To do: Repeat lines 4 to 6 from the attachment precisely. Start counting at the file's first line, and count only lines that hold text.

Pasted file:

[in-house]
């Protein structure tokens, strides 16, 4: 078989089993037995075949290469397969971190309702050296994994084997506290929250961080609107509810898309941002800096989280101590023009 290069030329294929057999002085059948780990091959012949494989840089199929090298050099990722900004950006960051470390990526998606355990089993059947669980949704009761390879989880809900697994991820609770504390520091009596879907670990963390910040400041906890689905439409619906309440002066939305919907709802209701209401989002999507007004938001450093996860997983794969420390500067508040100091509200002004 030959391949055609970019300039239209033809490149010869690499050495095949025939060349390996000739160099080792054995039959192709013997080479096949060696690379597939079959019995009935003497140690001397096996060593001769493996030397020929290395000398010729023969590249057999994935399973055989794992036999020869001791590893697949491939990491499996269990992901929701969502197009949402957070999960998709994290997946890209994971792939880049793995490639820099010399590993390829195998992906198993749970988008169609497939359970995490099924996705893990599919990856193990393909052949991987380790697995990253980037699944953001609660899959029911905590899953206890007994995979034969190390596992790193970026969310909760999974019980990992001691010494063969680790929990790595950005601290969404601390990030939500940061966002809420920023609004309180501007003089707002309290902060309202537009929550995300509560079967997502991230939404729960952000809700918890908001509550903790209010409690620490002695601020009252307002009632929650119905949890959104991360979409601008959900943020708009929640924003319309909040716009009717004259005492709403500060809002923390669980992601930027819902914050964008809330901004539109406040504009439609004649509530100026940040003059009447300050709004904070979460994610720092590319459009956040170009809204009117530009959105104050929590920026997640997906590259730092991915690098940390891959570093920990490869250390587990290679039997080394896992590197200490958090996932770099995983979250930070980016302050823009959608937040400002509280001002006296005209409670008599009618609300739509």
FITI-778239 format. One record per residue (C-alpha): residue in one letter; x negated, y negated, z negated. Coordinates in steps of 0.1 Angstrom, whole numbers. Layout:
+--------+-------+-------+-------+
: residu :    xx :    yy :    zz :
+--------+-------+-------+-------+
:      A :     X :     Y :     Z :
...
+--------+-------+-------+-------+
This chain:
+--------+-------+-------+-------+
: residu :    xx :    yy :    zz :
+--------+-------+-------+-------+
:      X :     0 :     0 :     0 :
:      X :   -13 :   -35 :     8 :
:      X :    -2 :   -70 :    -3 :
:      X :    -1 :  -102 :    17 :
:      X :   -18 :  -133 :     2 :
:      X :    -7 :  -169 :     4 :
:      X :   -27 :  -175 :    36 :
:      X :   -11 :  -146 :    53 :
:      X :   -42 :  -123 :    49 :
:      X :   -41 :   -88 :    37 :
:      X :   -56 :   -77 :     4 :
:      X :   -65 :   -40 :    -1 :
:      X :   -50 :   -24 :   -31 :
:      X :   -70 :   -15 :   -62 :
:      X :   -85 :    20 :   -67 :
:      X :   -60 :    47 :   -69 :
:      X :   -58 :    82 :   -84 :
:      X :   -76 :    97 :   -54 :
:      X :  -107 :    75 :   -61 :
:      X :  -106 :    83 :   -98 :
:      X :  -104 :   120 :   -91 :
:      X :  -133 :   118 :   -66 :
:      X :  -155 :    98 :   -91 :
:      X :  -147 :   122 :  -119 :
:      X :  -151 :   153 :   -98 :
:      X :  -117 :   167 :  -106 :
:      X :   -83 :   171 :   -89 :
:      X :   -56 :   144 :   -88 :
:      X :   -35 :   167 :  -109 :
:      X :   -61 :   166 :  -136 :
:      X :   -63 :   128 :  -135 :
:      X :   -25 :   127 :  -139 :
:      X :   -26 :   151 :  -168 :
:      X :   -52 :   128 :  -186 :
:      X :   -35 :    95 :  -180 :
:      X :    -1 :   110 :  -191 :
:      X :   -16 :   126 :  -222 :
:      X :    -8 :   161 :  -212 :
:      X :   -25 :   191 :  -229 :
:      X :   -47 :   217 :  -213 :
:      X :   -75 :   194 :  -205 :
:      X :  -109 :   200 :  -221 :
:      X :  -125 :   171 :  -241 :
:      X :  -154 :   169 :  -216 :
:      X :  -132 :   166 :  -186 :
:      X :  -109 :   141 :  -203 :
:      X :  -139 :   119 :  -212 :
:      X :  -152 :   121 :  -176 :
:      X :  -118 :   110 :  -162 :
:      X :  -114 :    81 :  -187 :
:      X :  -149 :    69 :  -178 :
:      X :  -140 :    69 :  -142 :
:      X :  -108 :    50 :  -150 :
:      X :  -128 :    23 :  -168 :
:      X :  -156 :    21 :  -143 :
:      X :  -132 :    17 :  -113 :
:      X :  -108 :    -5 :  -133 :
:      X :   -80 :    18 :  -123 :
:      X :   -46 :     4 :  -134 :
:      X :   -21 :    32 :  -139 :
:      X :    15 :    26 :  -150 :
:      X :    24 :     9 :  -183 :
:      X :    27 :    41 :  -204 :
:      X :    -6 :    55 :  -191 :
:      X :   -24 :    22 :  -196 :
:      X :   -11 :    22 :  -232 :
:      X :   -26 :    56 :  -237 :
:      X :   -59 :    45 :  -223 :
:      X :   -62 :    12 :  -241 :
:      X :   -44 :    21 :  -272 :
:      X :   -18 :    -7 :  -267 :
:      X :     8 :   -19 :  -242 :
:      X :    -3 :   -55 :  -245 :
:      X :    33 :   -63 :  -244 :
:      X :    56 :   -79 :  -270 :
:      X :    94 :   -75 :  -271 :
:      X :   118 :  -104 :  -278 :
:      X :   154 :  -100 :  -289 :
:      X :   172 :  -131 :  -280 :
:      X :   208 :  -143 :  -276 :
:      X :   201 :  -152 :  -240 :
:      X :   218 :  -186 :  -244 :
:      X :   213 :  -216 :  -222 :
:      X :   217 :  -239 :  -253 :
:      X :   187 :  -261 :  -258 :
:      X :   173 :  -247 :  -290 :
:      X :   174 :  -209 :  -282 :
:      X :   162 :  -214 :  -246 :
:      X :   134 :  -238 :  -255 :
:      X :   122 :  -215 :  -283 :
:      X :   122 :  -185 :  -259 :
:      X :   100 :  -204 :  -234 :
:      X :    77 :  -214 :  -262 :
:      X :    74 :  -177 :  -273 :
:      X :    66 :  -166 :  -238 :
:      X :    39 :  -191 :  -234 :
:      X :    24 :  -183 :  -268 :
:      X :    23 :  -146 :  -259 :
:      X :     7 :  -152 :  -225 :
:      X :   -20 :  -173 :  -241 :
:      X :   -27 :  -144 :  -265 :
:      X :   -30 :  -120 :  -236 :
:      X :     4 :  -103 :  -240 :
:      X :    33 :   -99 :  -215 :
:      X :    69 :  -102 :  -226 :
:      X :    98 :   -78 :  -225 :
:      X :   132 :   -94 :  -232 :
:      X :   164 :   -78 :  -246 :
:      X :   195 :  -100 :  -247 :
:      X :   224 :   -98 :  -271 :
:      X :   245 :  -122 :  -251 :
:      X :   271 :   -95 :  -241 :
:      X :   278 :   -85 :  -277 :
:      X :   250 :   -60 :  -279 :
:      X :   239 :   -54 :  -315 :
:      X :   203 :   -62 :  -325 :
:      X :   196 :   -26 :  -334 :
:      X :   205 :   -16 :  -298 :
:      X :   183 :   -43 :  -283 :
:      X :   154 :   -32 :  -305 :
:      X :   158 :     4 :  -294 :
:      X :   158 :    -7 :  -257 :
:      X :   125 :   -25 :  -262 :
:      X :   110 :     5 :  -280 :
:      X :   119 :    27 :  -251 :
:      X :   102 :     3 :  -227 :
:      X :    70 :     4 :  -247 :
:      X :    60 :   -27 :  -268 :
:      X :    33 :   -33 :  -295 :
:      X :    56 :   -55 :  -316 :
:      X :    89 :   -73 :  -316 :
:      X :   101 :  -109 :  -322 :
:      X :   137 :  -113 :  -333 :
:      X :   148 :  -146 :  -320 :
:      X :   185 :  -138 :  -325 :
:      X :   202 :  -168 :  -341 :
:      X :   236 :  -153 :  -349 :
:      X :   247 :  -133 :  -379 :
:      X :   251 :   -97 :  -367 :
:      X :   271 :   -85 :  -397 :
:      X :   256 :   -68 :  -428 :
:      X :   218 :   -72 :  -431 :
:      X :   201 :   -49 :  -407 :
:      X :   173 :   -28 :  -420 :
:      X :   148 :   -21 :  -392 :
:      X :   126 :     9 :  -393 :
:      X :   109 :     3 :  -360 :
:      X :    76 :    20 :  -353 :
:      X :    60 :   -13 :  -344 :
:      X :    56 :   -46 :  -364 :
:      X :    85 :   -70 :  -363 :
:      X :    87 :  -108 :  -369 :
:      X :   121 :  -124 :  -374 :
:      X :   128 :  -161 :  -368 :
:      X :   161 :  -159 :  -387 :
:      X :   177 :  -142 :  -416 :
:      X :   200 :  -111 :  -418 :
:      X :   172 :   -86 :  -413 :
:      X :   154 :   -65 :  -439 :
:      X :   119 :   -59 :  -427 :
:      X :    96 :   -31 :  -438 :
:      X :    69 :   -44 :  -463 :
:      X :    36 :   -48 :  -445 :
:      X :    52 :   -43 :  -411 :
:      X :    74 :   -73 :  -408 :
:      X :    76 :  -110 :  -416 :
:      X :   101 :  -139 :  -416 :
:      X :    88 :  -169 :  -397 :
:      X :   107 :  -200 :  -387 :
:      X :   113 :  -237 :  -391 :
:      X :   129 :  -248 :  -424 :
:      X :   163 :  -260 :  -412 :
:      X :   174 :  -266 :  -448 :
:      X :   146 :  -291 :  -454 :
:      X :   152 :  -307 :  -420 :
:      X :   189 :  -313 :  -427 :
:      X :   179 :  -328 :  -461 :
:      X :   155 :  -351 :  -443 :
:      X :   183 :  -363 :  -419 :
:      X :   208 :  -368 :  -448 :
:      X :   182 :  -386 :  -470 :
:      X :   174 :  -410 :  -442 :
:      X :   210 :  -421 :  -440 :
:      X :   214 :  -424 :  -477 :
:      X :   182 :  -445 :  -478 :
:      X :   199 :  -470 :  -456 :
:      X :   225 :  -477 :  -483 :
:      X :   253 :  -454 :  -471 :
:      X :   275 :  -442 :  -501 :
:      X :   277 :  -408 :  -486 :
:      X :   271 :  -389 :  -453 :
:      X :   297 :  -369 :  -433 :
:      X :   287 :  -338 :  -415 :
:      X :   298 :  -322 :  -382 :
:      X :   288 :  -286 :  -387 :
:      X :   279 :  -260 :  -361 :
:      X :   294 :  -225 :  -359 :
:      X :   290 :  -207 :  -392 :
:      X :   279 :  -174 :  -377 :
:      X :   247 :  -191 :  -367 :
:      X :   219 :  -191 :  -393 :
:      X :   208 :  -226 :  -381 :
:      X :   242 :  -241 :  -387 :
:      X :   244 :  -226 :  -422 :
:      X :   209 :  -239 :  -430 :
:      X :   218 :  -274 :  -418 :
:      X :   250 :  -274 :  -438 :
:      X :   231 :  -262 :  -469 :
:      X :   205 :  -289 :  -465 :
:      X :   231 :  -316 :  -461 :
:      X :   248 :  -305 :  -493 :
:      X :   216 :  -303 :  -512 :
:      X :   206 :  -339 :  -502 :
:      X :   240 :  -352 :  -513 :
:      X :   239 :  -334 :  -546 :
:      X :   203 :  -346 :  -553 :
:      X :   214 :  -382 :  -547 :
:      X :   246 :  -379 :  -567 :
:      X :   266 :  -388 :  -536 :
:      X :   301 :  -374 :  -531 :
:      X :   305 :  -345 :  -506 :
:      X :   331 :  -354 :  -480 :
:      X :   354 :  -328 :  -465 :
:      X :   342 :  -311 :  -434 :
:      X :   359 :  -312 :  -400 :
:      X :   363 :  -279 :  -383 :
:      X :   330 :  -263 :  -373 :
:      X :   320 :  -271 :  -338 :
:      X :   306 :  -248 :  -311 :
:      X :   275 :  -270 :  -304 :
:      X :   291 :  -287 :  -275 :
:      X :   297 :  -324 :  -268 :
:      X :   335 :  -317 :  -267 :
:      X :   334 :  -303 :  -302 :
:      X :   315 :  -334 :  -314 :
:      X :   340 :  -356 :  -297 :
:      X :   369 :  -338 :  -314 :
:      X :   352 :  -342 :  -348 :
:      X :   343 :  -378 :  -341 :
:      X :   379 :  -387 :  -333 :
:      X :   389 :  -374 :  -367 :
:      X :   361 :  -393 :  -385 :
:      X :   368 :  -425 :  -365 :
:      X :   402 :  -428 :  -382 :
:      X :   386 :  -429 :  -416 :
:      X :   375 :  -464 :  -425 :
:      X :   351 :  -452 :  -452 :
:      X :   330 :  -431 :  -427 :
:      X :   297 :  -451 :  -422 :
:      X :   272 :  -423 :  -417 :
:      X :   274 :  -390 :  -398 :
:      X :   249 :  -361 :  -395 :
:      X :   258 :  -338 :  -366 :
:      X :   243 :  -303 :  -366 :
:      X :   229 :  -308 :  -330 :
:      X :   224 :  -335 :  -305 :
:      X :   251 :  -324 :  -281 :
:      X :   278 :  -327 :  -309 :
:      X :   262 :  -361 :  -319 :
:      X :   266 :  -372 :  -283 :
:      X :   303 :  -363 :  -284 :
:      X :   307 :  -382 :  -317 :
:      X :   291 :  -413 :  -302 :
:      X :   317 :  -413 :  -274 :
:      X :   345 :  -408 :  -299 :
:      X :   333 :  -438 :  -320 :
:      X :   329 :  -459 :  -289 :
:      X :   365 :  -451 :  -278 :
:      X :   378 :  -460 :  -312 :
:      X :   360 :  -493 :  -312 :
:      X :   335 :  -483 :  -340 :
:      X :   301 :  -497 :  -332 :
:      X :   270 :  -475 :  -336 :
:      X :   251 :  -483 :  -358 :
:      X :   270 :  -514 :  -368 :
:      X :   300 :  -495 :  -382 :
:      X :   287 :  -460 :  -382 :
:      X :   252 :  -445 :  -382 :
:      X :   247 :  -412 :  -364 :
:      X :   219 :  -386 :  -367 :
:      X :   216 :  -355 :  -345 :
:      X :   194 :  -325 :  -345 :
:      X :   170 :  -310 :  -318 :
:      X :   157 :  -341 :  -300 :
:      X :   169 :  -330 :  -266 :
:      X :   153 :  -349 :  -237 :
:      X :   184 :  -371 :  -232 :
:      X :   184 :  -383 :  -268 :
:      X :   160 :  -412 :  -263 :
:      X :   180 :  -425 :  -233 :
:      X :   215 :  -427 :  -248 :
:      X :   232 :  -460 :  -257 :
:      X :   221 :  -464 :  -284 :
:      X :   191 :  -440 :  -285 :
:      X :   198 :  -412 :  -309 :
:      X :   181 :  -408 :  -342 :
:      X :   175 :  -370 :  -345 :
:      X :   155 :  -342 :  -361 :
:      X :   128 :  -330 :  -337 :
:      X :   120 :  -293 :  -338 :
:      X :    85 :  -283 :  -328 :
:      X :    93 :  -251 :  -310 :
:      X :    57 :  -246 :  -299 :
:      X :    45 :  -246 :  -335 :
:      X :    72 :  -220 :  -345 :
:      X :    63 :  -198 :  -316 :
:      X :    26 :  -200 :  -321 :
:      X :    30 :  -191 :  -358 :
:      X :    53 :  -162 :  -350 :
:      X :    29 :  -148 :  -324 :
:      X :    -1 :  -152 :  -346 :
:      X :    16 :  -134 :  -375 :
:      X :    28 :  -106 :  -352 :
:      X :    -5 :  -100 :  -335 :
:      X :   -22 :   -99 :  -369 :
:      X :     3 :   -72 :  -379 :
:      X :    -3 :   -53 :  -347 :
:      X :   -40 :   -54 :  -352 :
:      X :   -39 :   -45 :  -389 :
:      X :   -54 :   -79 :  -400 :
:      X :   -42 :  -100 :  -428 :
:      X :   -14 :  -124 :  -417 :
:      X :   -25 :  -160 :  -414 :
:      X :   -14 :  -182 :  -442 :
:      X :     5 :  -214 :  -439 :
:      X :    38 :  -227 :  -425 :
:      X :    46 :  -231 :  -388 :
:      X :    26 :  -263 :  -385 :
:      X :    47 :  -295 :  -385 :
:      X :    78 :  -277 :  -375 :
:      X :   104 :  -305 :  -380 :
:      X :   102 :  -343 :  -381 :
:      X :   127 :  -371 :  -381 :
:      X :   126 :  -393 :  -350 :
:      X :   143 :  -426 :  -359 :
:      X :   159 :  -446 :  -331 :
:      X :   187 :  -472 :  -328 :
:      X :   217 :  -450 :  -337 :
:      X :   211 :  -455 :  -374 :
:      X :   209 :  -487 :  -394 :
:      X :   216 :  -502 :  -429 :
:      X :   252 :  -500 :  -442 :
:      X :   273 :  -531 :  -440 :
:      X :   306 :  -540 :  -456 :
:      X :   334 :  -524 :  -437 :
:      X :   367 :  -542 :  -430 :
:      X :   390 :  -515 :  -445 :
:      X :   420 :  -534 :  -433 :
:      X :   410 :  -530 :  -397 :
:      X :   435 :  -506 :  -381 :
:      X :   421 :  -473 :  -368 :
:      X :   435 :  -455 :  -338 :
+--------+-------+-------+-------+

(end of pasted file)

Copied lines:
+--------+-------+-------+-------+
: residu :    xx :    yy :    zz :
+--------+-------+-------+-------+